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Buster Bailey

Buster Bailey - clarinet

A highly virtuosic clarinetist from the formative years of jazz, Buster Bailey was a distinguished professional and one of the great figures of jazz clarinet.

Born William C. Bailey, 19 July 1902, in Memphis, Bailey was one of two famous jazzmen to be taught by the Chicago-based classicist Franz Schoepp, the other being Benny Goodman.

After working with bands led by W.C. Handy, Erskine Tate and King Oliver, Bailey joined Fletcher Henderson's orchestra in New York in 1924. He remained an important member of the band until 1937, playing alongside outstanding reed players such as Coleman Hawkins, Hilton Jefferson, Russell Procope and Ben Webster.

After leaving Henderson, Bailey moved to John Kirby's musically distinguished sextet. It was in this setting, in association with perfectionists such as Procope, Charlie Shavers and Billy Kyle, that the clarinetist came into his own and the exemplary technique developed during his tuition under Schoepp was allowed to shine. The stylish playing of the Kirby band earned it great and justified popularity, both in concert and on record. Apart from minor breaks, Bailey stayed with Kirby until 1946, where after he played in a number of traditional or mainstream bands including those led by Wilbur De Paris and Henry "Red" Allen.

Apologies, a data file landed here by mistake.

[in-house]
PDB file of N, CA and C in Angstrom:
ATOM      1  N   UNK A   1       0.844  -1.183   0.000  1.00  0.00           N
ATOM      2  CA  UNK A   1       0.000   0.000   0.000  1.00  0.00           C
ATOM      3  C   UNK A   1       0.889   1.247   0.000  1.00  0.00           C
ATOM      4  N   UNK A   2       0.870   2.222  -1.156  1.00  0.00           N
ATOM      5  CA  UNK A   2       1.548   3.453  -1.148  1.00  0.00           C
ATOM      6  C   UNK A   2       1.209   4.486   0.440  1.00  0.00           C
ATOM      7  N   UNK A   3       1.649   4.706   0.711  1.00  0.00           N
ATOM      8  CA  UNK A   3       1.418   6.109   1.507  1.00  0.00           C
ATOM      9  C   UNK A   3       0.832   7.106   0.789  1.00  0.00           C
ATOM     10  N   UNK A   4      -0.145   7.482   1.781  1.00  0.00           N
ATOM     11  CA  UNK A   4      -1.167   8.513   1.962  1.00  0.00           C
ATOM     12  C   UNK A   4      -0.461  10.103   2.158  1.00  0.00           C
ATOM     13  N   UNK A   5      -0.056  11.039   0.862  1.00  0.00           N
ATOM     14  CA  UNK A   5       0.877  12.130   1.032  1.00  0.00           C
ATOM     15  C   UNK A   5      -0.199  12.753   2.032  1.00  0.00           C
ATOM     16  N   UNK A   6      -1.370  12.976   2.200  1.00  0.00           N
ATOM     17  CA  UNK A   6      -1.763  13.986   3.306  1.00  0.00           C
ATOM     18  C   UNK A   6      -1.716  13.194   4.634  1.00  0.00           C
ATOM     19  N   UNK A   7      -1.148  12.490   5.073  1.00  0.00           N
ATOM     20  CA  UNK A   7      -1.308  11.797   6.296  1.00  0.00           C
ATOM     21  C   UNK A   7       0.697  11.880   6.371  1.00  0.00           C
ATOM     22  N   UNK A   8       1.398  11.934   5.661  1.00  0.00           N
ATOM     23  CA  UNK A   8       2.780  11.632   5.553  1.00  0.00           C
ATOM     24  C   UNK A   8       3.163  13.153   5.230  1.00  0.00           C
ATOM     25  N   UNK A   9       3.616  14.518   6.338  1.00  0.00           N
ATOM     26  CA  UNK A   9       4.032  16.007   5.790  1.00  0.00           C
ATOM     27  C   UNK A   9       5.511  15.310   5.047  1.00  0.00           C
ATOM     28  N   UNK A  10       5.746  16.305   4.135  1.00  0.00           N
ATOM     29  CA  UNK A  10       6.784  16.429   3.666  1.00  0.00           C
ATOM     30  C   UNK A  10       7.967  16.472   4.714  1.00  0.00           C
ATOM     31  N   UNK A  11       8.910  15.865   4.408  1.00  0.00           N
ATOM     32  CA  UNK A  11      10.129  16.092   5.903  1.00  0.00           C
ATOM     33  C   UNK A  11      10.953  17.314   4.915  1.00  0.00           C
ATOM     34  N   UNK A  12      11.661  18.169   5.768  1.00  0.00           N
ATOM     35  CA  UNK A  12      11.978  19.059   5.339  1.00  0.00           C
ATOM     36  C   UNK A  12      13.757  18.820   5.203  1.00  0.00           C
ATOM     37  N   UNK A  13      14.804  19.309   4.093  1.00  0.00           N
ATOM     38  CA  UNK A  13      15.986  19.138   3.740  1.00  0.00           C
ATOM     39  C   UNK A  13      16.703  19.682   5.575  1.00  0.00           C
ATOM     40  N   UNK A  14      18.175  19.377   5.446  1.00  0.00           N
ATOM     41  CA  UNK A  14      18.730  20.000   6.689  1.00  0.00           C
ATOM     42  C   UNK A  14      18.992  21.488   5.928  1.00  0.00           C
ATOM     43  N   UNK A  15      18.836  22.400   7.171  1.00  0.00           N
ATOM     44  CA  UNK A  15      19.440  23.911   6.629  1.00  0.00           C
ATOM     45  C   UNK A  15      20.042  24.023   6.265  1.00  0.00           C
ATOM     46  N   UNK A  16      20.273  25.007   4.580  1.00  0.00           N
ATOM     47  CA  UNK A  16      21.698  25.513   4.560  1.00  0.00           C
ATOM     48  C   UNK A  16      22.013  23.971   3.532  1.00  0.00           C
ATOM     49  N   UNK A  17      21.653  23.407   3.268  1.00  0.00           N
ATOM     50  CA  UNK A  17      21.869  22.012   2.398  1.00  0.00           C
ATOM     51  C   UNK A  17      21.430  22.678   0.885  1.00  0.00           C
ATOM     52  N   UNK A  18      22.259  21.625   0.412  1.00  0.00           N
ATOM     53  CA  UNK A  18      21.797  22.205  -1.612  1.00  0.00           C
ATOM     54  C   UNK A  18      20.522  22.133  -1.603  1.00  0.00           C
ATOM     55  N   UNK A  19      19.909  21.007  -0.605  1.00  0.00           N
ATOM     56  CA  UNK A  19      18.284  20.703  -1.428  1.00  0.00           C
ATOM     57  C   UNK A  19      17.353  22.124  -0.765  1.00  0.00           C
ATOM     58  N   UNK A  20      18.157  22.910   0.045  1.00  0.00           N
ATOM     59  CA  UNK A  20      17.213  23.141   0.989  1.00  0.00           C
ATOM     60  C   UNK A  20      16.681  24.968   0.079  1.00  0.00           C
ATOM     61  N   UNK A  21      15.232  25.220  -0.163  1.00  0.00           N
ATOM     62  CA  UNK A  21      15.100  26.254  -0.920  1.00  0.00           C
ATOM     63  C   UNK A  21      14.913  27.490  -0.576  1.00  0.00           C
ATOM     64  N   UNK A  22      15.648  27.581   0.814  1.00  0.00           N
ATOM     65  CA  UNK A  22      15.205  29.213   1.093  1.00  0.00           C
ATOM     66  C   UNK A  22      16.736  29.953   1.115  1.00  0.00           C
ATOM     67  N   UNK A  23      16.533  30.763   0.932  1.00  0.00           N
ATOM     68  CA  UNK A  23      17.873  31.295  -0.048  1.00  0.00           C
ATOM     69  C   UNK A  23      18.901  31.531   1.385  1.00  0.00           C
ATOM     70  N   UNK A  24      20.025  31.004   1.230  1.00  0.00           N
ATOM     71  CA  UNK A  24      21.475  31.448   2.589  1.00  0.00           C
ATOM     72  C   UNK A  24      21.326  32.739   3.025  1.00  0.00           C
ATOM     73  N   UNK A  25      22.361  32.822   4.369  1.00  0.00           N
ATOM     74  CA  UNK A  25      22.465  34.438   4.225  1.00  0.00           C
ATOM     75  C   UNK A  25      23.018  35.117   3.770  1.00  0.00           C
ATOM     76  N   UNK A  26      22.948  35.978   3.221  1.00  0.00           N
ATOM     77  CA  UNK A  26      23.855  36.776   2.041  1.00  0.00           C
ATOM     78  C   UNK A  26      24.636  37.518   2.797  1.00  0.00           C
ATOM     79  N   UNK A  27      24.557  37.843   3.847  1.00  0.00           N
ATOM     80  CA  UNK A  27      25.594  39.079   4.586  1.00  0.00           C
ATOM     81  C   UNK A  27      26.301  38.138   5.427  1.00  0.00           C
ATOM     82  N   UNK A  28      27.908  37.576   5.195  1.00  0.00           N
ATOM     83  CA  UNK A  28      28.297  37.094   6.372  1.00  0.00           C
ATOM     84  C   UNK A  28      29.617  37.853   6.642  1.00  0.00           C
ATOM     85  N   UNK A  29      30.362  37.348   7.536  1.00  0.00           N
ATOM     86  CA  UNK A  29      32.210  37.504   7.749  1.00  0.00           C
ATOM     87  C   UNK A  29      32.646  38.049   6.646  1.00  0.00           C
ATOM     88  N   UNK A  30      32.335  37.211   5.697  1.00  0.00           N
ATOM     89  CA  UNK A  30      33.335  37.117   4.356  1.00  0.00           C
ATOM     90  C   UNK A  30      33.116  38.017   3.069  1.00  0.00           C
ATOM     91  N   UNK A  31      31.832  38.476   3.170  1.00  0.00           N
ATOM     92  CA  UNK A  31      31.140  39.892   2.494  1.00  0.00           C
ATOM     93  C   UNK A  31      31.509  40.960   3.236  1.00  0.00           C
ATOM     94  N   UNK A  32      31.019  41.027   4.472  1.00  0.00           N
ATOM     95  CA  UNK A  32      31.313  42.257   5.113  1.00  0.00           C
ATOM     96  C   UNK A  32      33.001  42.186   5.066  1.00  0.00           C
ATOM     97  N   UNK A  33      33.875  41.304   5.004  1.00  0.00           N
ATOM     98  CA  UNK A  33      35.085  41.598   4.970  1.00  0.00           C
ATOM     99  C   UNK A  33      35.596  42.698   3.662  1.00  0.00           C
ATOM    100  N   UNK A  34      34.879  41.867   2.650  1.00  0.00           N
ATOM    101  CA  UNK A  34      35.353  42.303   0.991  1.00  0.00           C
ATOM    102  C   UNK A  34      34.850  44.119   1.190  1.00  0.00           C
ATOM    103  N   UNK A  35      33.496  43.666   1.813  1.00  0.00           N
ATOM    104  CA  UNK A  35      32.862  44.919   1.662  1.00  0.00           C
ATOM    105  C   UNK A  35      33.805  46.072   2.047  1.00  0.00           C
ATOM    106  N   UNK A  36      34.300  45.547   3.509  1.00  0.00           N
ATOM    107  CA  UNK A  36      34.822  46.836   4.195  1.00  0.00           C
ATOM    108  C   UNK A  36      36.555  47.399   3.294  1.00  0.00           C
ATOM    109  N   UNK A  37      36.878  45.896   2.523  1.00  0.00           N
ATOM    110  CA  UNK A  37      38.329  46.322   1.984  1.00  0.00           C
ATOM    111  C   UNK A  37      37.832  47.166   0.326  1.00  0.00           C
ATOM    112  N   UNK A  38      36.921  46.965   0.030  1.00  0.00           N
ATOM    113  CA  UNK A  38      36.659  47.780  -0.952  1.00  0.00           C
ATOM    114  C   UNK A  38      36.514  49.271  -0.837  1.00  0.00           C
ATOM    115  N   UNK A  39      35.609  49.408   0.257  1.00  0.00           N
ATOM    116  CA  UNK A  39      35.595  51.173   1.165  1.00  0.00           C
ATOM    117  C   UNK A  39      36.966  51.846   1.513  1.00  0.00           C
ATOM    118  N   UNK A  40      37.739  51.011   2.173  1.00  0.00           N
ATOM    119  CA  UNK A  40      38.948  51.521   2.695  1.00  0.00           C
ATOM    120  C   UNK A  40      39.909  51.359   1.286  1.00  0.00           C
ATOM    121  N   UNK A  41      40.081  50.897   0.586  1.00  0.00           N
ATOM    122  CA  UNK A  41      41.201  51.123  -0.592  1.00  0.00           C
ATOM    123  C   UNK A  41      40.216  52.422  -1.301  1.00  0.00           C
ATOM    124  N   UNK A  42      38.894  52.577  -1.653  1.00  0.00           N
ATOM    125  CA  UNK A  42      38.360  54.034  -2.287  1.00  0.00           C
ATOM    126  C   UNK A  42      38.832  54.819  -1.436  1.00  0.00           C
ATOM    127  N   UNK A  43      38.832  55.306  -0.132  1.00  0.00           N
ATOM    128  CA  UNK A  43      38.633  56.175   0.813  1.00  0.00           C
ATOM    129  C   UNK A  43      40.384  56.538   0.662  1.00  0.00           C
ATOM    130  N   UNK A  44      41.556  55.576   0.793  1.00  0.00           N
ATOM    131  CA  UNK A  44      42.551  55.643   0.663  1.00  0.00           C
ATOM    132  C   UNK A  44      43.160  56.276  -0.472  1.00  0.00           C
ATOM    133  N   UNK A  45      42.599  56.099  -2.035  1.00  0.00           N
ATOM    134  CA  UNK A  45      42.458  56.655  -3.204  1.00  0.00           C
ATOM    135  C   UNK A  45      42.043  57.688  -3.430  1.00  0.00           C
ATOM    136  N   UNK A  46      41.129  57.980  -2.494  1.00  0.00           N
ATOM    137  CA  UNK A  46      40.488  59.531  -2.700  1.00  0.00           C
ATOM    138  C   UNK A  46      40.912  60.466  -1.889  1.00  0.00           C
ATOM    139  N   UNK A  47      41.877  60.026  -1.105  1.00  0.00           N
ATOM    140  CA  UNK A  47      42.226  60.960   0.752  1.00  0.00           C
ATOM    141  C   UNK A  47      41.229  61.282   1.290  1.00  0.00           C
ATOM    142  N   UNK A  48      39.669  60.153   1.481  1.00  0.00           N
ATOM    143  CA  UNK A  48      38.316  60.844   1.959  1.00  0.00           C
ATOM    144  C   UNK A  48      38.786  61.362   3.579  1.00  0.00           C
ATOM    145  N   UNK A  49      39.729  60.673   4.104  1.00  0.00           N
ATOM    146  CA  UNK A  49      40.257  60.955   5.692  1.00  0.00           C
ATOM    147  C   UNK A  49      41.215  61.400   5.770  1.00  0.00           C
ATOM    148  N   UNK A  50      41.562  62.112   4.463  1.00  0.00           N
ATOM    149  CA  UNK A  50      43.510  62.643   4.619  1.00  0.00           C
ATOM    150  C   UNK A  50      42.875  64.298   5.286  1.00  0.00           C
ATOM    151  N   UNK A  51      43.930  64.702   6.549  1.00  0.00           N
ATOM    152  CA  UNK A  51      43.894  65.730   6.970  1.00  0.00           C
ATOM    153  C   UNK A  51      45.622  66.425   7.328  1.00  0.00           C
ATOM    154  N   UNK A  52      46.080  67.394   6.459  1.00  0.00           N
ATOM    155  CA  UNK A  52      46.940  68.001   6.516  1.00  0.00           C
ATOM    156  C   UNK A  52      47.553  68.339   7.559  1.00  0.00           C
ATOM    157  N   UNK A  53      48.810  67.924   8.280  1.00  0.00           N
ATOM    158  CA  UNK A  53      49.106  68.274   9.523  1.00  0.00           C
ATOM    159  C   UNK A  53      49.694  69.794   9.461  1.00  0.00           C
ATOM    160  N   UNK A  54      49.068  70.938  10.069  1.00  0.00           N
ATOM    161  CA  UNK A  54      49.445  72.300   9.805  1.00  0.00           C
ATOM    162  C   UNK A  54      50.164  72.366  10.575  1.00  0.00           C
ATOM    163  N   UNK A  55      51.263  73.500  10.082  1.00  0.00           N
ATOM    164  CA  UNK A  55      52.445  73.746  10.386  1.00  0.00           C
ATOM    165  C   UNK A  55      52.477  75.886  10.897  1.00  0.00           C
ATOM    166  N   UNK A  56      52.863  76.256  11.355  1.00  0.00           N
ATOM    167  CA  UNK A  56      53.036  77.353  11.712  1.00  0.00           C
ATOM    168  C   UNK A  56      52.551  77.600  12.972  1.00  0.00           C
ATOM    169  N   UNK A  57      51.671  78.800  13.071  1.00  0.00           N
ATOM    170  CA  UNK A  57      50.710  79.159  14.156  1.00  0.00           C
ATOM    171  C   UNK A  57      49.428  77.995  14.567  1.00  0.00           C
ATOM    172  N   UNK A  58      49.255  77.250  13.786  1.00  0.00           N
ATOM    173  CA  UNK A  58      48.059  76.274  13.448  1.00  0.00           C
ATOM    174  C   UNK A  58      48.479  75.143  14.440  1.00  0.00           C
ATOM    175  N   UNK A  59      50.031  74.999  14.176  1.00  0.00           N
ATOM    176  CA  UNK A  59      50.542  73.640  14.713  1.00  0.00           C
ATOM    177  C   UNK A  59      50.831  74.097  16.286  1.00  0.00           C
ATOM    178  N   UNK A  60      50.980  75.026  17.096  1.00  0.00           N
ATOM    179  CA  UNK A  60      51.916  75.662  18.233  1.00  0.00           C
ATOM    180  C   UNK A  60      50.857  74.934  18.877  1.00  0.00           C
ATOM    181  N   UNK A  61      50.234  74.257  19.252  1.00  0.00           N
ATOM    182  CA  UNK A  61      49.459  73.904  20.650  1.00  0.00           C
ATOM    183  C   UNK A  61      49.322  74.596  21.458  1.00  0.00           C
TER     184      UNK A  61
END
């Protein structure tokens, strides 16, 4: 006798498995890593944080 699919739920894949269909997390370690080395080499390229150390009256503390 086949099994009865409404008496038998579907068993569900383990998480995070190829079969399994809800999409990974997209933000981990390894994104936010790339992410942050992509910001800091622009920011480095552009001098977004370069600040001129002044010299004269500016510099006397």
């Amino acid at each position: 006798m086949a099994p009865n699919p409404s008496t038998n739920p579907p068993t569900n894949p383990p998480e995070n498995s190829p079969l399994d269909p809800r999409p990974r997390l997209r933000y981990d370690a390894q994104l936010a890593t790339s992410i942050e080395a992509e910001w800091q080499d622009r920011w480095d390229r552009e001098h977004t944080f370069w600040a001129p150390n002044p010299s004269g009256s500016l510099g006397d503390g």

In 1957, Bailey was a member of the Henderson All Star big band assembled for the Great South Bay Jazz Festival. Bailey continued working into the 60s, playing again with Red Allen and with Wild Bill Davison. In 1965, he joined Louis Armstrong's All Stars, with whom he remained until his death in April 1967. Source: Encyclopedia of Popular Music


Album Review

Buster Bailey: All About Memphis

Read "All About Memphis" reviewed by Andrew J. Sammut

Buster Bailey's skill as both an improviser and section man made him a shoo-in for some of the best gigs in jazz history. Starting, from his teenage years, with W.C. Handy, steady employment under King Oliver, Fletcher Henderson, John Kirby and Louis Armstrong also left the clarinetist little time (perhaps need) to record as a leader. Fortunately jazz raconteur Stanley Dance saw fit to put just Bailey (and some of his original compositions) in front of a rhythm section on ...

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